The newly released Census data has finally confirmed what house prices and traffic have been telling us for a while now.
Whanganui is booming.
As we reported on Tuesday our population has topped 45,000 after a generation of steady decline.
More than 3000 people moved in between 2013 and 2018 while neighbouring districts Rangitīkei and Ruapehu have also grown.
There's a feel-good factor in population boosts.
Having people choose to live in our corner of the world does wonders for morale, especially after two decades of waving goodbye to friends and family.
It's not a nice feeling when your ship is being abandoned.
But what was thought by some to be a terminal trend has been emphatically reversed.
Housing costs in the main centres have pushed people out and technology has allowed people to live and work here while staying connected to the metropolis.
There's also been a huge effort to attract people here and it would be hard to argue those efforts haven't contributed to that growth.
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But that job is now done and that energy needs to go into adjusting.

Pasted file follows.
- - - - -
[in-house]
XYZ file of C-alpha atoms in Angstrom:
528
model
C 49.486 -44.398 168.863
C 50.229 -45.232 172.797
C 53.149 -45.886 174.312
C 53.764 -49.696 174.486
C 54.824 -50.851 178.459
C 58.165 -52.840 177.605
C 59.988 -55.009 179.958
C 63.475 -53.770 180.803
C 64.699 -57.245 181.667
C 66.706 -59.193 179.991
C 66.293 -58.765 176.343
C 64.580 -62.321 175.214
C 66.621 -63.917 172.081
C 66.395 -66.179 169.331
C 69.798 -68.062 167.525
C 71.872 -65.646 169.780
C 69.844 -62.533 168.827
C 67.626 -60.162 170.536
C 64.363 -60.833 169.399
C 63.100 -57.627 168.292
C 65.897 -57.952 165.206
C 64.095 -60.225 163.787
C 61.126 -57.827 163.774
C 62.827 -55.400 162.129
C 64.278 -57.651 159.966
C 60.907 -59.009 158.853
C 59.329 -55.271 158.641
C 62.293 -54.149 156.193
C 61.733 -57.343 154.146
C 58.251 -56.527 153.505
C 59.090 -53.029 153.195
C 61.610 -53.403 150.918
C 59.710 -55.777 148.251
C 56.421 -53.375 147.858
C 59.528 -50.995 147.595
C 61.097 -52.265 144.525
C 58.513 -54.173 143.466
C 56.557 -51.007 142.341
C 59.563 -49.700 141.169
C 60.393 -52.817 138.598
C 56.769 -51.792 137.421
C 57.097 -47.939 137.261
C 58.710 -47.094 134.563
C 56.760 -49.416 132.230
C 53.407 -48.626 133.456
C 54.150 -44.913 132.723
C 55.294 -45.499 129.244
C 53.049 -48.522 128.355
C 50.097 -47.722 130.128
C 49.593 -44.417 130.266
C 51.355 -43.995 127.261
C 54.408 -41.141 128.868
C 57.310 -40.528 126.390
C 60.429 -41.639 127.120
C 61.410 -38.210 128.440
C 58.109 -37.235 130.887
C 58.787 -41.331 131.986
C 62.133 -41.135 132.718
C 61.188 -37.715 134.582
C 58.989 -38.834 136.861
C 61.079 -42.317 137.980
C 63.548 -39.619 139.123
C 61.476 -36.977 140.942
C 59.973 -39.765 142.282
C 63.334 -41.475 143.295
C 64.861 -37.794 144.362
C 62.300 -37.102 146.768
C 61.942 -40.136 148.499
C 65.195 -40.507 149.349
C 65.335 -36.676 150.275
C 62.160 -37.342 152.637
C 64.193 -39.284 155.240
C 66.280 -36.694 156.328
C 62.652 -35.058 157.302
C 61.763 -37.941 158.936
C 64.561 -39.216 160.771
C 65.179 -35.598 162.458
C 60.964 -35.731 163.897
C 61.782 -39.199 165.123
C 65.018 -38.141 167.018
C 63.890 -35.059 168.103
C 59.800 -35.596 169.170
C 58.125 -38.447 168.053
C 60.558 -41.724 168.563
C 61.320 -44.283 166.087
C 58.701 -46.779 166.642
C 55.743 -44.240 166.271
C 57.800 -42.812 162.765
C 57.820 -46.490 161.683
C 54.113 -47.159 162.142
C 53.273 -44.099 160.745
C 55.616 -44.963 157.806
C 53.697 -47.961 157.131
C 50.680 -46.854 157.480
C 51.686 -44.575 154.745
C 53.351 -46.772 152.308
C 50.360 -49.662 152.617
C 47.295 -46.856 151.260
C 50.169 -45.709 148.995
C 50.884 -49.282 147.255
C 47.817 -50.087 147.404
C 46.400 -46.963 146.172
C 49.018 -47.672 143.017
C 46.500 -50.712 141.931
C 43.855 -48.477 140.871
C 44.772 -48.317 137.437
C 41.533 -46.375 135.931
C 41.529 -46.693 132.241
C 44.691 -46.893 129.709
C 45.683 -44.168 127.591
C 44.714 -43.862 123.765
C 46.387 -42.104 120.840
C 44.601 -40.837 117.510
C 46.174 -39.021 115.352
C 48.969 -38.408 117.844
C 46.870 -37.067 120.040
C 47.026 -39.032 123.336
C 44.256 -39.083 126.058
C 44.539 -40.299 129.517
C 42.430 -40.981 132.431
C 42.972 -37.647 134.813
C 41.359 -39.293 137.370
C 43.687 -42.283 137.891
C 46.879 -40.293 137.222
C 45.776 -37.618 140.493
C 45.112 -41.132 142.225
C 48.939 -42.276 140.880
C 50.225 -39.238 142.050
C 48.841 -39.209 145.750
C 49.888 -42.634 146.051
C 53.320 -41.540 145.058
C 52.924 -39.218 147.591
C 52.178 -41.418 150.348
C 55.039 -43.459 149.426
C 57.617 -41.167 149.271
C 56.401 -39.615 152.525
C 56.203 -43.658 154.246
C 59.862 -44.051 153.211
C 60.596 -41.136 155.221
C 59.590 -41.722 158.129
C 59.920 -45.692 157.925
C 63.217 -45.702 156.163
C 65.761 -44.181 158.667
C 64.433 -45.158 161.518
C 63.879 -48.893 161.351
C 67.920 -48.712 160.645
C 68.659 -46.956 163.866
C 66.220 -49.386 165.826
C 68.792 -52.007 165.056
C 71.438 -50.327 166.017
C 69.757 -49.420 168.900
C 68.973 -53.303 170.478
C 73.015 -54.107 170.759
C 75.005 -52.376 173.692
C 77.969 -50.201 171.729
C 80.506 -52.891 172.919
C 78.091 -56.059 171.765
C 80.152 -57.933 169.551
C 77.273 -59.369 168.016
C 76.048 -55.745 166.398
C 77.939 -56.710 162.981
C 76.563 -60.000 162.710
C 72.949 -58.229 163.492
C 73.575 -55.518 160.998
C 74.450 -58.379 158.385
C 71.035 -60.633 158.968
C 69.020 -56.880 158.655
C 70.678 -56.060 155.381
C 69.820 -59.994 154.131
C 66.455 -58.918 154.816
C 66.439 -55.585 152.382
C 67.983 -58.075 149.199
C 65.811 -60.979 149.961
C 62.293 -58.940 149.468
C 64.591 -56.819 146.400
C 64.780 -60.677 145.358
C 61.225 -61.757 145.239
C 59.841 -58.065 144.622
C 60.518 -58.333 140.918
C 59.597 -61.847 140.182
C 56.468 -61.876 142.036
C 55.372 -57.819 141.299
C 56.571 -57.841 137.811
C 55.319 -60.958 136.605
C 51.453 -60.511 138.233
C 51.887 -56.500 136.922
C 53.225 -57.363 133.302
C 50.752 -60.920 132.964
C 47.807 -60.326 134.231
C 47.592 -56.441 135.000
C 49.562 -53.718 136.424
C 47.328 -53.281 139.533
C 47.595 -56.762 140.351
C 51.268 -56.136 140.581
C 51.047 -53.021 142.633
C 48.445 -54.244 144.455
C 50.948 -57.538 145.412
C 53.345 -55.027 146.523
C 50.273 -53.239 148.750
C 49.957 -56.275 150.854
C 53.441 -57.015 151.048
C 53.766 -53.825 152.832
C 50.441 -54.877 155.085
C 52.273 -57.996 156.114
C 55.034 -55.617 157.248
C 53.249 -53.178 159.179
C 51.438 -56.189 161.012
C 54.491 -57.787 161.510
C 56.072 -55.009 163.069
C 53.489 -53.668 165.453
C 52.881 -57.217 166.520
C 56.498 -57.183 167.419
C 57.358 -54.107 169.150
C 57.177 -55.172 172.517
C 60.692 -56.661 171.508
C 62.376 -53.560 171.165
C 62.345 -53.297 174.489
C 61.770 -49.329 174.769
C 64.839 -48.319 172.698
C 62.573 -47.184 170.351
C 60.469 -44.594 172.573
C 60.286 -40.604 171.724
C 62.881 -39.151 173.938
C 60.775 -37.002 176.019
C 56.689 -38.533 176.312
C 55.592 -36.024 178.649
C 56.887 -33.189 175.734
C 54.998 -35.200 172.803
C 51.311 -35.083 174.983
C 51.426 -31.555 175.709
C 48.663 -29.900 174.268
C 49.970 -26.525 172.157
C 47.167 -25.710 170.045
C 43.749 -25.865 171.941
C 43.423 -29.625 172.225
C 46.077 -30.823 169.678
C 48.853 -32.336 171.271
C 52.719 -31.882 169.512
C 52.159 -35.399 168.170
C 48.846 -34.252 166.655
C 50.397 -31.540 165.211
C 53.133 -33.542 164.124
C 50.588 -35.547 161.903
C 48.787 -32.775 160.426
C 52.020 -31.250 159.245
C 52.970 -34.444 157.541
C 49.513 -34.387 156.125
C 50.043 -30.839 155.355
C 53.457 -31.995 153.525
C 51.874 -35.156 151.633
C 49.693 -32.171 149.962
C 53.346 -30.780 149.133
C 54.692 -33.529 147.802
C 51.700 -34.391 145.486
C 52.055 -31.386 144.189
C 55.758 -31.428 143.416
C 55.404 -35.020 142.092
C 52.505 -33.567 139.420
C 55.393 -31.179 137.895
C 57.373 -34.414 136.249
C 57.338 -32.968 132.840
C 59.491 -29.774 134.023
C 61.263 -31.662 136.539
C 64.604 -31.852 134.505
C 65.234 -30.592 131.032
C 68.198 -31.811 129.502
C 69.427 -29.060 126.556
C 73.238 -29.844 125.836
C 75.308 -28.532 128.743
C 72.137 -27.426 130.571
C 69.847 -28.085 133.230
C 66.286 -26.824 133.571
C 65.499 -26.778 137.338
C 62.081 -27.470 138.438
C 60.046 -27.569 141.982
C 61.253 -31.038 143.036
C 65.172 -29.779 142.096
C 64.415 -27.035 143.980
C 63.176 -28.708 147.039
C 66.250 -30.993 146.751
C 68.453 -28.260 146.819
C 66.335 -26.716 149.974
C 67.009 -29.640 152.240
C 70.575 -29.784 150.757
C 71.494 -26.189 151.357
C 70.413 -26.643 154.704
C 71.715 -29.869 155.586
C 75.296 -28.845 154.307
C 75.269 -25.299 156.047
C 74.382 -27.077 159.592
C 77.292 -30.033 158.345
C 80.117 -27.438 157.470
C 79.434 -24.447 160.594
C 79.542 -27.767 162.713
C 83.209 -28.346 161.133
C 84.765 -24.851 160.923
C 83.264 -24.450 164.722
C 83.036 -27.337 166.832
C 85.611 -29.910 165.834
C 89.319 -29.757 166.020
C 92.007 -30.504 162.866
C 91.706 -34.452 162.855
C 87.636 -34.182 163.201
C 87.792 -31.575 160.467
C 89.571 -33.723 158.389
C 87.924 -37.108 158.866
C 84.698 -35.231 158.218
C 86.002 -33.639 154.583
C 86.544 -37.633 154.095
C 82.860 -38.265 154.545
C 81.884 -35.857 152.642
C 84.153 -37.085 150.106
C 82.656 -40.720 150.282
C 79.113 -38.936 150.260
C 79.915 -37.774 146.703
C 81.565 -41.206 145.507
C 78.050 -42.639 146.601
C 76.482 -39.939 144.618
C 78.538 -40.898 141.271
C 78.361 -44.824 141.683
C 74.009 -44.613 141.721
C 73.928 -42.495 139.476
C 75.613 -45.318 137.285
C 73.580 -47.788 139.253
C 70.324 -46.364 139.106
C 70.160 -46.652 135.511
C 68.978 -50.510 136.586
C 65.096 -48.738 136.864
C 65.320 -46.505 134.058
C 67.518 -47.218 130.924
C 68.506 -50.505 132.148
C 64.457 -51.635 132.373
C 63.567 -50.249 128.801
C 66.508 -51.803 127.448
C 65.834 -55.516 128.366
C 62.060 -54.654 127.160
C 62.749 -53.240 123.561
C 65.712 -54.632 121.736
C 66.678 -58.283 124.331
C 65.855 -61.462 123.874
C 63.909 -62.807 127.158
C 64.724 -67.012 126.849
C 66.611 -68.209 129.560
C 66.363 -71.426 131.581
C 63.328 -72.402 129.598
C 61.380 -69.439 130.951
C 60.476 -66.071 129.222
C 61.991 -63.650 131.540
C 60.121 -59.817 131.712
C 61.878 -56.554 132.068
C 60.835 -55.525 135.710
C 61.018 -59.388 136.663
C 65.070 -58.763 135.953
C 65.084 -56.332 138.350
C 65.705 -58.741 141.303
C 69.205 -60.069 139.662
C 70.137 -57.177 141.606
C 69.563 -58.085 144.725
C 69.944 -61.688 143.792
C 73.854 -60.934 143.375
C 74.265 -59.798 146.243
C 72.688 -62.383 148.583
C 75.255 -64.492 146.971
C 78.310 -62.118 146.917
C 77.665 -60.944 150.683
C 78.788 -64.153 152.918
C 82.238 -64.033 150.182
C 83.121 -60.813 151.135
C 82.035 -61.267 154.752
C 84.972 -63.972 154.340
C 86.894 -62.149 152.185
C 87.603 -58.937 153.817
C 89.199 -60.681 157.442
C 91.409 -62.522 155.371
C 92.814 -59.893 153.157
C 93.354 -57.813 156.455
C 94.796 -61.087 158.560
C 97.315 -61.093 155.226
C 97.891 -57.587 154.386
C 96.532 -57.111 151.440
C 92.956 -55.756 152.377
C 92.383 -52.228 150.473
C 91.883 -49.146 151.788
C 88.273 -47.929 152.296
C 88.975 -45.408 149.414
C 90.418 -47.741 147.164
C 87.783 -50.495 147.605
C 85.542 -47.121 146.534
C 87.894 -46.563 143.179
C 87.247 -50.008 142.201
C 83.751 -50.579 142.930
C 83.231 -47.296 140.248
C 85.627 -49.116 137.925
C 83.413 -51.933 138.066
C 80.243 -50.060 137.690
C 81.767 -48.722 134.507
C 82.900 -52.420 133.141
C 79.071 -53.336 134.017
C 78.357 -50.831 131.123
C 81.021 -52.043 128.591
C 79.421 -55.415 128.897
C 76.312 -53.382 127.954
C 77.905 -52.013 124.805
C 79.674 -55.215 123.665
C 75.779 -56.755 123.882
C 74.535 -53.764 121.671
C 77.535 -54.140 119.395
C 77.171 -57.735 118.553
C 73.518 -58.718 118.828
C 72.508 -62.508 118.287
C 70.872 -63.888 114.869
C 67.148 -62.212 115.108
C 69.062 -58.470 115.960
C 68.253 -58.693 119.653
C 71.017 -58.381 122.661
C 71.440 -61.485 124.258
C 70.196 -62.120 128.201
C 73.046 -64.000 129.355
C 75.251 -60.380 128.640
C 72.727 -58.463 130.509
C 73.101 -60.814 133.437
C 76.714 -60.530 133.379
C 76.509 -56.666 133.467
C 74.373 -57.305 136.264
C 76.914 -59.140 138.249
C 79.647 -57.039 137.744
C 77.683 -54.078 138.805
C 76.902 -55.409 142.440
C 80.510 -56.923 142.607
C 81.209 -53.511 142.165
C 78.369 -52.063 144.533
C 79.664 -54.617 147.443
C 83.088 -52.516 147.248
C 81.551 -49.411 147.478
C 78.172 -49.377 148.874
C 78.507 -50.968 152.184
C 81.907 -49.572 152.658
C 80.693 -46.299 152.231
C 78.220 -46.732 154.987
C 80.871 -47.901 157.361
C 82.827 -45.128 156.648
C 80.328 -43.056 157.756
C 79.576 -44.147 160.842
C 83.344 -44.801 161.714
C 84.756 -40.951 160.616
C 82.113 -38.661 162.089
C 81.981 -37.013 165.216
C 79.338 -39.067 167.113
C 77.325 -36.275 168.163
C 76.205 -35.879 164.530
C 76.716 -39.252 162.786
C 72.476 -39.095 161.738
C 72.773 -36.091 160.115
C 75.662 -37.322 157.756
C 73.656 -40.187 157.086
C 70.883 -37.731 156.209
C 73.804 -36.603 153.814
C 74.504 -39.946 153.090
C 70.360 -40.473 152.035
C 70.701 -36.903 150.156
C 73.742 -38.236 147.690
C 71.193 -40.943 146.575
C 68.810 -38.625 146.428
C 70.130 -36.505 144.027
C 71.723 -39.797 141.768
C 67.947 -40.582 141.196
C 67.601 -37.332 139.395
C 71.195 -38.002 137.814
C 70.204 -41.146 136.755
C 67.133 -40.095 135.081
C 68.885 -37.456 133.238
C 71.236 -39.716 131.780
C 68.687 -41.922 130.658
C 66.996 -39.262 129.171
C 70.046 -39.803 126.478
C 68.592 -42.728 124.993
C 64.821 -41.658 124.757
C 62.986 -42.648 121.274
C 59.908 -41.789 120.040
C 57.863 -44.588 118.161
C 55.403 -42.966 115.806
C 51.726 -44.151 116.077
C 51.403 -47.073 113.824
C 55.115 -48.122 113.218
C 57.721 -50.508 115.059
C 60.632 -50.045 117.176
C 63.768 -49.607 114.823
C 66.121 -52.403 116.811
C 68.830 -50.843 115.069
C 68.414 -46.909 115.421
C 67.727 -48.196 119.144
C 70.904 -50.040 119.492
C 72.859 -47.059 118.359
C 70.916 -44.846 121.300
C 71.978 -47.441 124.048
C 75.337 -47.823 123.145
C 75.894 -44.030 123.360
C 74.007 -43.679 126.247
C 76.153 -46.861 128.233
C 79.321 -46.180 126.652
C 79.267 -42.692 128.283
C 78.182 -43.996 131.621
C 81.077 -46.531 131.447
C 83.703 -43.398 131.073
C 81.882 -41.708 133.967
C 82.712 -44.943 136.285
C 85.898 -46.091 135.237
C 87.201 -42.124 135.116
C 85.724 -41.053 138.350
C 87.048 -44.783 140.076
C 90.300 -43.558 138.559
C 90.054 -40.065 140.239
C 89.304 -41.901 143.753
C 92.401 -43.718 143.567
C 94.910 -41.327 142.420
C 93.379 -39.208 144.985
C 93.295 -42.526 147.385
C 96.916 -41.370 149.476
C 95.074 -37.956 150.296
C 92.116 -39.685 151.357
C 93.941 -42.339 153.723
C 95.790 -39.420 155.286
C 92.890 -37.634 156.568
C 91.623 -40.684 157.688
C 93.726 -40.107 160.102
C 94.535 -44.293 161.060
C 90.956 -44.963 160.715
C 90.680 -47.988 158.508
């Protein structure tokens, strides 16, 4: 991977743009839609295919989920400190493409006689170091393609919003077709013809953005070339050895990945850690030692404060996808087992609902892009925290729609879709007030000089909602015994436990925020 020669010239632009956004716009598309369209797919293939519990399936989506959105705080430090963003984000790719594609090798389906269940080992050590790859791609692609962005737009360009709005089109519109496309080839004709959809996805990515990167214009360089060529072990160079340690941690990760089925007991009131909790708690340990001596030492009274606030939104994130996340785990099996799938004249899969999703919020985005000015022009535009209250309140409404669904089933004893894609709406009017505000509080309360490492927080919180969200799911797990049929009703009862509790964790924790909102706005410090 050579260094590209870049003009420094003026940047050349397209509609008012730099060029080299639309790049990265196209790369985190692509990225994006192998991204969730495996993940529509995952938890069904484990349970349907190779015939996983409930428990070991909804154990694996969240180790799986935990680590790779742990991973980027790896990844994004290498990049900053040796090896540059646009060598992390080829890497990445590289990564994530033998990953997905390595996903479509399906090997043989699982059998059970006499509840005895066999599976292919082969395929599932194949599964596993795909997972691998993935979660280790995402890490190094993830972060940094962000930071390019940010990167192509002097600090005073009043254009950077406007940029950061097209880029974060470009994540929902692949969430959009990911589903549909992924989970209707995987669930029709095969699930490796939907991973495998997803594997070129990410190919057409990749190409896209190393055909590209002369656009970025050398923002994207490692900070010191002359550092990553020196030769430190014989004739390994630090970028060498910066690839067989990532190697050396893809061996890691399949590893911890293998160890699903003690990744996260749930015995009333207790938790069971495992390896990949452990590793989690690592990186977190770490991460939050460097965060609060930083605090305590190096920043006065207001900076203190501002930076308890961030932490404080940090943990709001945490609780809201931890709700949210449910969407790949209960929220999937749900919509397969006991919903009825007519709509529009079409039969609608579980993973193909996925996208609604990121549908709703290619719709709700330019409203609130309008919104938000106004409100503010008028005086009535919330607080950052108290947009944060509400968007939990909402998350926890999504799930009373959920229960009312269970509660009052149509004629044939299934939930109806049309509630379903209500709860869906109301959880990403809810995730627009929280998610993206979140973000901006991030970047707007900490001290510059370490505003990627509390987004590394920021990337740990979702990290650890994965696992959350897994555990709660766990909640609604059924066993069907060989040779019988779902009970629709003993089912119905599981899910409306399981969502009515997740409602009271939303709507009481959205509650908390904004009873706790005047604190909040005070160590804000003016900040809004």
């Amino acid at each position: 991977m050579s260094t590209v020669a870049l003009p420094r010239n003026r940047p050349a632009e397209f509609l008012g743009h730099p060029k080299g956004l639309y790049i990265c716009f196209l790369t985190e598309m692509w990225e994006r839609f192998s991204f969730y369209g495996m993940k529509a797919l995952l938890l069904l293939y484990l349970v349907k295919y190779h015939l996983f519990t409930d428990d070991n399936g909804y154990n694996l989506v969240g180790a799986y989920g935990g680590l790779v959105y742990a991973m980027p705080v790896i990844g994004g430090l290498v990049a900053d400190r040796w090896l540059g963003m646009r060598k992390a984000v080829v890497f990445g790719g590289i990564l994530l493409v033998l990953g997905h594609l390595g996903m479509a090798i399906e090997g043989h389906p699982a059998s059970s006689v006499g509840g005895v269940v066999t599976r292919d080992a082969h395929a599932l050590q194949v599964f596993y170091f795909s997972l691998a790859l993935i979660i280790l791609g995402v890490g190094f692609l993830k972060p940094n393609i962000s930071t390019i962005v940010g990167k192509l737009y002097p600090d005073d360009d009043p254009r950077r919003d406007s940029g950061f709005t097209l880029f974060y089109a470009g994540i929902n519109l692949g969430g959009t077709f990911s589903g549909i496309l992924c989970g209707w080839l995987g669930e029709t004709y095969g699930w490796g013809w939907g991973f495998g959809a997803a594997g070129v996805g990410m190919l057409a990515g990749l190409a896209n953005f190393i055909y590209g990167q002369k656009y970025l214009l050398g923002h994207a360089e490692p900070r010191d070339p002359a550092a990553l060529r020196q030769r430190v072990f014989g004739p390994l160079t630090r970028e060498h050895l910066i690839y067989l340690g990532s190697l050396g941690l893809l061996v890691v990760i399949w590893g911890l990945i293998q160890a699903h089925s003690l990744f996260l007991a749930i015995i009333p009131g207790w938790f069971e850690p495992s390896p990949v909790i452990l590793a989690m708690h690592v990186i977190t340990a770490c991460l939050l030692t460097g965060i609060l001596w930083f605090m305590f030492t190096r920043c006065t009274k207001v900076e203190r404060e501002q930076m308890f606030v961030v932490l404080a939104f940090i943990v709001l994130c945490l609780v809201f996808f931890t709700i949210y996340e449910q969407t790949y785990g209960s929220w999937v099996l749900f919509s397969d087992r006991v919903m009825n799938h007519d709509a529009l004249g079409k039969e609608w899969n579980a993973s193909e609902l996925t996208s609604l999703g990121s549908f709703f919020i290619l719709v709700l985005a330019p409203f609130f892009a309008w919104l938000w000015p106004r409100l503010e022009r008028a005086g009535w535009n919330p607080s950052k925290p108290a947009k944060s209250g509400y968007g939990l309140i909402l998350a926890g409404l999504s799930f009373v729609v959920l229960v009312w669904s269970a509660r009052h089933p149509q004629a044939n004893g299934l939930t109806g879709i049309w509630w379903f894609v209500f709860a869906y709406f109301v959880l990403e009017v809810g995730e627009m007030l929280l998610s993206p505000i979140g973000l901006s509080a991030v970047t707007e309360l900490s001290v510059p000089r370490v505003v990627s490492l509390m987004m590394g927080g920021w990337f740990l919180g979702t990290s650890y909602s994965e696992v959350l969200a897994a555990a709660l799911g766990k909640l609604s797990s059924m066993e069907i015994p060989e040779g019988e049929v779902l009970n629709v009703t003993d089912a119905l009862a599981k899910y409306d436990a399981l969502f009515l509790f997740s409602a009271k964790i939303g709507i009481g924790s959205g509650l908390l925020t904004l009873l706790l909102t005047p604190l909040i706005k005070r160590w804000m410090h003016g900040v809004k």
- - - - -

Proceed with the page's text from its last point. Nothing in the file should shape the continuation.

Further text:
This train isn't stopping. People are still moving here and there's pending refugee resettlement.
Whanganui will soon reach 46,000, if it hasn't already since the Census.
We could be headed to 50,000.
There are positives; More customers for businesses, a bigger market pull in services and events, and the vibrancy a larger population creates.
But there are as many downsides; People being priced out of housing, increased traffic and pressure on services.
Too much growth too quickly will kill what currently makes Whanganui attractive to new people and permanently change what has been a familiar home for many for a long time.
So, it was encouraging to hear both Whanganui's mayor and economic development head comment on the need to adapt.
Having that growth officially on the Statistics NZ books will help because until now it's all been guess work.
What the Census gives us is the evidence to show where and why we need to invest in Whanganui.
We can't have growth for growth's sake. We need a plan.